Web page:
Thursday, April 5, 2007

Gap Update

The good news is that published reports say Gap Inc. has started interviewing candidates for its vacant top spot. Egon Zehnder International, which has offices in San Francisco, Manhattan and other cities around the United States, has been hired to conduct the search. Gap also reportedly has formed an internal search committee to draw up its own list of potential candidates.

Meanwhile, Gap chairman Robert Fisher, who has been filling in as interim CEO since Paul Pressler was removed a few months back, has been formulating his own plans to put the company back on track. While the decision to shutter its 19-store Forth & Towne division has gotten the most press, I’m more intrigued by Gap’s plan to narrow its core division’s targeted age range, which has been from 18 to 35, but will now skew to an older demographic. Just how old remains to be seen.

I’m all for Gap narrowing its sights and defining its market. But in order to be successful at it, the chain will have to commit itself 100% to the undertaking. Its marketing and promotion, in-store displays and signage, along with the product, of course, will have to reflect the updated positioning. Everyone has to be on same page. Lately, Gap’s record in this regard has been not great.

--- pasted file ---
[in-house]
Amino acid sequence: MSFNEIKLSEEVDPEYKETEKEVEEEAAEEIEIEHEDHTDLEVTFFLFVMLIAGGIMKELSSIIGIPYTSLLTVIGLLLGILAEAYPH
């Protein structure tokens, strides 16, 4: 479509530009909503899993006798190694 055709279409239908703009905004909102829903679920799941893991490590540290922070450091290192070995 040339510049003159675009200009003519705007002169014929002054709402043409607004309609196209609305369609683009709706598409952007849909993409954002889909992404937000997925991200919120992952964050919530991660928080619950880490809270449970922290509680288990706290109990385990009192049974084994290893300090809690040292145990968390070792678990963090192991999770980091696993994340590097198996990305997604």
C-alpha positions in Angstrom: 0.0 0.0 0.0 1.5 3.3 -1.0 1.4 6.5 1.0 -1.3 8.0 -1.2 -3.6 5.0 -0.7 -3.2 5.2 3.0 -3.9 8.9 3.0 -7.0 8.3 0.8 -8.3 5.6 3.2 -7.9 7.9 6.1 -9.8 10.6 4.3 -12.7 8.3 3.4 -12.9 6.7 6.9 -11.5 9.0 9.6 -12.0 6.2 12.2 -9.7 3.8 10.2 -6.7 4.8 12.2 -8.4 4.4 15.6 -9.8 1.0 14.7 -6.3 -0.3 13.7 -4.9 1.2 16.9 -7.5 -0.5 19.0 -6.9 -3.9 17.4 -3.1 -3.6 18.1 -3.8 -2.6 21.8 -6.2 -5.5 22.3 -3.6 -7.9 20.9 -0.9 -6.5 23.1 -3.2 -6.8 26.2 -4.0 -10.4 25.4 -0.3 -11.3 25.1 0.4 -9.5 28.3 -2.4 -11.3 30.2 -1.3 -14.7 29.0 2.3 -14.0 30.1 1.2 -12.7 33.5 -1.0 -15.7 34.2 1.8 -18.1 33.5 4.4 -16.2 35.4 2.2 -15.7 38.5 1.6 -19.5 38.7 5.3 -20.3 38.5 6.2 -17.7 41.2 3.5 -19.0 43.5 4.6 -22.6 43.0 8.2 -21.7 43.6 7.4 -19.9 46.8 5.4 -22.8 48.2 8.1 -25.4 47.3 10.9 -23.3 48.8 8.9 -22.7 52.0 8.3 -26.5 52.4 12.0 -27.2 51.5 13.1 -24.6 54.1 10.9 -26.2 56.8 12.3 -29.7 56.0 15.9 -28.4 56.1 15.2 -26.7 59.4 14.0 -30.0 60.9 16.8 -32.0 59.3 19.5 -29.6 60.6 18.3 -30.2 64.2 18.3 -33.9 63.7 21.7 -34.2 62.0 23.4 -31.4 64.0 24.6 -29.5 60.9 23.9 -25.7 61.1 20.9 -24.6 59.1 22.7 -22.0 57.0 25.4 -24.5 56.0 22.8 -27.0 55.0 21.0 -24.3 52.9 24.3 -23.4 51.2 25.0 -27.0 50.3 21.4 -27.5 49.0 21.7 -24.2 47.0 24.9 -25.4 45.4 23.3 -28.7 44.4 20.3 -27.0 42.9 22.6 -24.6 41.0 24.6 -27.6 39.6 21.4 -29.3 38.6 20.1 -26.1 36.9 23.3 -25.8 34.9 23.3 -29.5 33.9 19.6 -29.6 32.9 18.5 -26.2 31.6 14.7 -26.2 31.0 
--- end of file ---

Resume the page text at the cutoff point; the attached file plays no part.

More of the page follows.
Last summer, Gap sent out mixed signals, running a “Summer of Love” promotion that appealed mainly to nostalgic baby boomers while stocking its stores with merchandise that appealed to (and was sized for) a much younger demographic. I laughed when I heard a well-meaning but clueless young employee trying to explain exactly what the summer of love was to some young shoppers.

As for Gap’s current “boyfriend pants” promotion, it seems designed for a teenage audience. I’m hoping it represents the final vestiges of the old management team, a team that never could seem to decide on one overreaching, well-defined strategy.

The next chief executive of Gap will have a full plate, from figuring out what to do about Old Navy (whose stores, in some instances, are starting to look worse than Kmart) to deciding whether to go forward with piperlime, the company’s online shoe store (dealing with Fisher, who seems to enjoy being at the helm, may be another hurdle). But the biggest challenge by far, at least in terms of the overall corporate investment, lies with Gap. Before any type of overhaul, before investing in any more design talent, before launching any more media, it needs to work on something much more basic: its identity. Only when it figures out what it is and whom it wants to appeal to will the other pieces of the puzzle start to take shape.

—By Marianne Wilson

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